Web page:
A Potential, Next-Generation GABA-Aminotransferase Inhibitor for Rare Epilepsies with Limited Treatment Options
NEW YORK, Jan. 05, 2023 (GLOBE NEWSWIRE) — Ovid Therapeutics Inc. (Nasdaq: OVID), a biopharmaceutical company developing medicines designed to conquer epilepsies and meaningfully improve the lives of people affected by brain disorders, dosed healthy volunteers with OV329 in late December 2022, as part of a Phase 1 study. The Company is conducting the study to evaluate the safety and target engagement associated with single and repeated doses of OV329.
“Inhibiting the GABA-aminotransferase (GABA-AT) enzyme is a validated mechanism for reducing seizures,” said Dr. Claude Nicaise, Head of Research & Development at Ovid. “We believe OV329 is an improved, potent GABA-AT inhibitor that may confer robust seizure reduction, an improved safety profile, and preferred dosing relative to the current medicine in the class. We thank the epilepsy community and individuals participating in this Phase 1 study. Results will inform our development plans, and hopefully, enable us to rapidly advance into trials with people experiencing treatment-resistant seizures.”
The Phase 1 study of OV329 is a first-in-human, randomized, double-blind, placebo-controlled trial that is being conducted at Duke University School of Medicine. The trial is structured in two parts, beginning with a single-ascending dose portion and followed by a multiple-ascending dose portion. Both parts are cohort gated. This study in healthy volunteers will explore several endpoints including safety, tolerability, pharmacokinetics, and target engagement levels as measured by magnetic resonance spectrometry (MRS). GABA-AT target engagement levels may be a potential indicator of OV329’s potential therapeutic effect because specified increases in GABA have previously been correlated to seizure reduction.1,2,3 Ovid expects to enroll more than 60 individuals in this trial and anticipates final results in the first half of 2024.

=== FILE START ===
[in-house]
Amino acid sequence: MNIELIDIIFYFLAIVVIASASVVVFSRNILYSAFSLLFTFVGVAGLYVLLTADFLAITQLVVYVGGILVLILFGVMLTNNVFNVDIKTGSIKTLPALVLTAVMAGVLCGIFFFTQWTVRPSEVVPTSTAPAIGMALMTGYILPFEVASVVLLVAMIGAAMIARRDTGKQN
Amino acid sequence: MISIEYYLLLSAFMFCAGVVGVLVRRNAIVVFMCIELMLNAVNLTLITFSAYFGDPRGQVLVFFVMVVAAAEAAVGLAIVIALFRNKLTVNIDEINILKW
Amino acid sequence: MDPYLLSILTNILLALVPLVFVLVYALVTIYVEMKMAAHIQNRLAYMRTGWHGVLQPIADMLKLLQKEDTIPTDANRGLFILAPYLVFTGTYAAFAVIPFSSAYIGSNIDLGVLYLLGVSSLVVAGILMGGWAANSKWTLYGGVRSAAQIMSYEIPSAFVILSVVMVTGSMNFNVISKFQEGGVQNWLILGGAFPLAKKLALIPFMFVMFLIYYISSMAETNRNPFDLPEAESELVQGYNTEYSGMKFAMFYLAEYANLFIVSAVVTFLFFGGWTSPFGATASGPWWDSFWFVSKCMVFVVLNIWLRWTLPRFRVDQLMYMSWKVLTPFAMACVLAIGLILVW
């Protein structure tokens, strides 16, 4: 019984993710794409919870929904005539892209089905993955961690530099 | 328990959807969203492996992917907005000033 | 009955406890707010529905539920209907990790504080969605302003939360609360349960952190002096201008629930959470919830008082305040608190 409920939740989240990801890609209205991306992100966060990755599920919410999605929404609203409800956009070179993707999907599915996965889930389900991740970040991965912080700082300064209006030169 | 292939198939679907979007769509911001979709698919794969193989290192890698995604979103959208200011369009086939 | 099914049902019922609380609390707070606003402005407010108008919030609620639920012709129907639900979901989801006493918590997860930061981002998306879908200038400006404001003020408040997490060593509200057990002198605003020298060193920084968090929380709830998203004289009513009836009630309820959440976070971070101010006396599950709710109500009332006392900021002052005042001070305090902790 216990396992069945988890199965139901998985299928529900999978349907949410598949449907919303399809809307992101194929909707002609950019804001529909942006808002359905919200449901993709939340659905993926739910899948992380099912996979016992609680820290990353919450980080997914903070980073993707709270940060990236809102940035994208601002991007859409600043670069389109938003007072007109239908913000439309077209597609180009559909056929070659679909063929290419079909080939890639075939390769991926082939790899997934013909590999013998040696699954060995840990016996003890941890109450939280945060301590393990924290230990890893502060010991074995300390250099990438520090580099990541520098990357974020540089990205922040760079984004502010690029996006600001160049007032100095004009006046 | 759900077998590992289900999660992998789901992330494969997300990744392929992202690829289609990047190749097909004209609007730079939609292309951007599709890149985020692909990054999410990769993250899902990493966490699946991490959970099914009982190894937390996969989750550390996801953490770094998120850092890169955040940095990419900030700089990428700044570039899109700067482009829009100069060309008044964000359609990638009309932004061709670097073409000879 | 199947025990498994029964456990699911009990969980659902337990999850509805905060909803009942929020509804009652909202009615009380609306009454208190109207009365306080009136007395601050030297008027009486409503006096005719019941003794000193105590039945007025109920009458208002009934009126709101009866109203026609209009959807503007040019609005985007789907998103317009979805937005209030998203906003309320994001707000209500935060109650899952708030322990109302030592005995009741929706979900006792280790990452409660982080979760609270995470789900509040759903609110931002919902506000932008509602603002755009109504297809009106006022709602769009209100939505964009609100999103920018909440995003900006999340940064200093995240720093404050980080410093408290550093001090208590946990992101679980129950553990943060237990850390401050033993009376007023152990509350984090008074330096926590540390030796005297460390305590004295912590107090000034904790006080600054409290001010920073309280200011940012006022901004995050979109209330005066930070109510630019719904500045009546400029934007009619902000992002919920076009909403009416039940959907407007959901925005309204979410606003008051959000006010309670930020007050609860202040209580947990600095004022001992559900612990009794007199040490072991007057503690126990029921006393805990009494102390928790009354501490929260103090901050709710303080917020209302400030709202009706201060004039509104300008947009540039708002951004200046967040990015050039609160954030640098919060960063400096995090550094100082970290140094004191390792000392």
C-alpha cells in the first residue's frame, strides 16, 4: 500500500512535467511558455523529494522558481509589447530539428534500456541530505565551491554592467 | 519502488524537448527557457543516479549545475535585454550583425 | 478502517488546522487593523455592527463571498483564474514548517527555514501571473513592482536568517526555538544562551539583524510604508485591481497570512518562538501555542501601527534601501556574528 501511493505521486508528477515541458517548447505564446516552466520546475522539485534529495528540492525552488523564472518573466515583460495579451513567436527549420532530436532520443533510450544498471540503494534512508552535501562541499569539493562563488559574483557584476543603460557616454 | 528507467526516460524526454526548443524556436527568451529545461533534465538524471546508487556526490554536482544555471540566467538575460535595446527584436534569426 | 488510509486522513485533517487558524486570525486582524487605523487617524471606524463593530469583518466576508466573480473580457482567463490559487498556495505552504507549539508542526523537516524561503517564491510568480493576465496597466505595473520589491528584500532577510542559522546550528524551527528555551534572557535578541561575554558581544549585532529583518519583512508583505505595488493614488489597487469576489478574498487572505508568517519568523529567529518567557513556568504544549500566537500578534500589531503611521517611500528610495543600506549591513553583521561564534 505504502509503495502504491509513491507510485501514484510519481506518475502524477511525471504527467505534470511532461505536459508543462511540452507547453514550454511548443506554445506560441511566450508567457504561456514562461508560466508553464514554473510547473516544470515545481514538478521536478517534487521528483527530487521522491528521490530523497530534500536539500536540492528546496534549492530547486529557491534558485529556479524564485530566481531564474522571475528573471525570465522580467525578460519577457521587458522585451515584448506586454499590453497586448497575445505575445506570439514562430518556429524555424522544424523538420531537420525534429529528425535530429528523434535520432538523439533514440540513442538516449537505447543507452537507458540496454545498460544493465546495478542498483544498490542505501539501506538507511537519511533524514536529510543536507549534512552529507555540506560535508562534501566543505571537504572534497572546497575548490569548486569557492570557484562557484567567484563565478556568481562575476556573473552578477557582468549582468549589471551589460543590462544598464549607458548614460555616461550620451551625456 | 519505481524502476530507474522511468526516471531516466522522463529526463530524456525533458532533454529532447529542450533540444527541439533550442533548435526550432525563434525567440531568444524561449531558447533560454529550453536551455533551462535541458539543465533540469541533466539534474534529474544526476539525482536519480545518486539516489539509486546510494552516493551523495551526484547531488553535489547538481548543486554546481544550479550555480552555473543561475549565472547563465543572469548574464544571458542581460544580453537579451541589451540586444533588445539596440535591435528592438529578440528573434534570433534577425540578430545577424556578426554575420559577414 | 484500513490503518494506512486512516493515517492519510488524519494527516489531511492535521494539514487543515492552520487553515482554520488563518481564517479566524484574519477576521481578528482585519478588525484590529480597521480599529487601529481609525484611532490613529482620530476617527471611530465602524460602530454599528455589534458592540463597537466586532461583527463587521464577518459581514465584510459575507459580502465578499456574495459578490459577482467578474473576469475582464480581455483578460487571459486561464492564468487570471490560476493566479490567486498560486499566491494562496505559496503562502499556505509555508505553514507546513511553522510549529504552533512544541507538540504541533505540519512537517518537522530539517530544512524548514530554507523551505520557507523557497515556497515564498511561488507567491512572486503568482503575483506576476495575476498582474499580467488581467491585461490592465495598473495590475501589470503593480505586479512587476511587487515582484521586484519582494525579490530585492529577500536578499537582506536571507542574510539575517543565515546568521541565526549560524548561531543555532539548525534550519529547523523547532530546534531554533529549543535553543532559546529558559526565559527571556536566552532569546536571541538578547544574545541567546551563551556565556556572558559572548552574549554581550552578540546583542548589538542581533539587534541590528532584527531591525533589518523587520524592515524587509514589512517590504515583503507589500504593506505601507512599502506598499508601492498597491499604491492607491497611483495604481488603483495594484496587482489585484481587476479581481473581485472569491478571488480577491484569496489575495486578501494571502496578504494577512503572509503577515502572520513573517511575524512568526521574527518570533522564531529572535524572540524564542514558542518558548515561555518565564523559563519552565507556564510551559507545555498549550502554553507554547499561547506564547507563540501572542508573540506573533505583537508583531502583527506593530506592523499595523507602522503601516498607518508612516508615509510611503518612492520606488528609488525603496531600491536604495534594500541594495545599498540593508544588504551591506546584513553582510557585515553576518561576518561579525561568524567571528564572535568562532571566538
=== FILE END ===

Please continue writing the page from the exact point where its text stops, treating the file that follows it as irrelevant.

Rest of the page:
“We are thrilled to see continued innovation for rare epilepsies, as many of the children and their families in our community do not find current treatments satisfactory,” said Amy E. Brin, CEO of the Child Neurology Foundation. “Families living with rare forms of epilepsy, such as infantile spasms and seizures associated with tuberous sclerosis complex, would benefit from more treatment options, and we look forward to seeing results from these studies.”
To learn more about the OV329 healthy volunteer study, contact [email protected]
OV329 is a next-generation GABA-aminotransferase (GABA-AT) inhibitor being developed for the potential treatment of rare and treatment-resistant forms of epilepsy and seizures, such as seizures associated with tuberous sclerosis complex, infantile spasms, and conditions with focal onset seizures. Low levels of GABA, the primary inhibitory neurotransmitter in the brain, have been linked to neuronal hyperexcitability. OV329 is believed to work by reducing the activity of GABA-AT, thereby increasing levels of GABA in the brain, and potentially suppressing neuronal hyperexcitability known to cause seizures. OV329 may be a potential best-in-class GABA-AT inhibitor that could offer enhanced efficacy, an improved safety profile and more optimal dosing.
About Ovid Therapeutics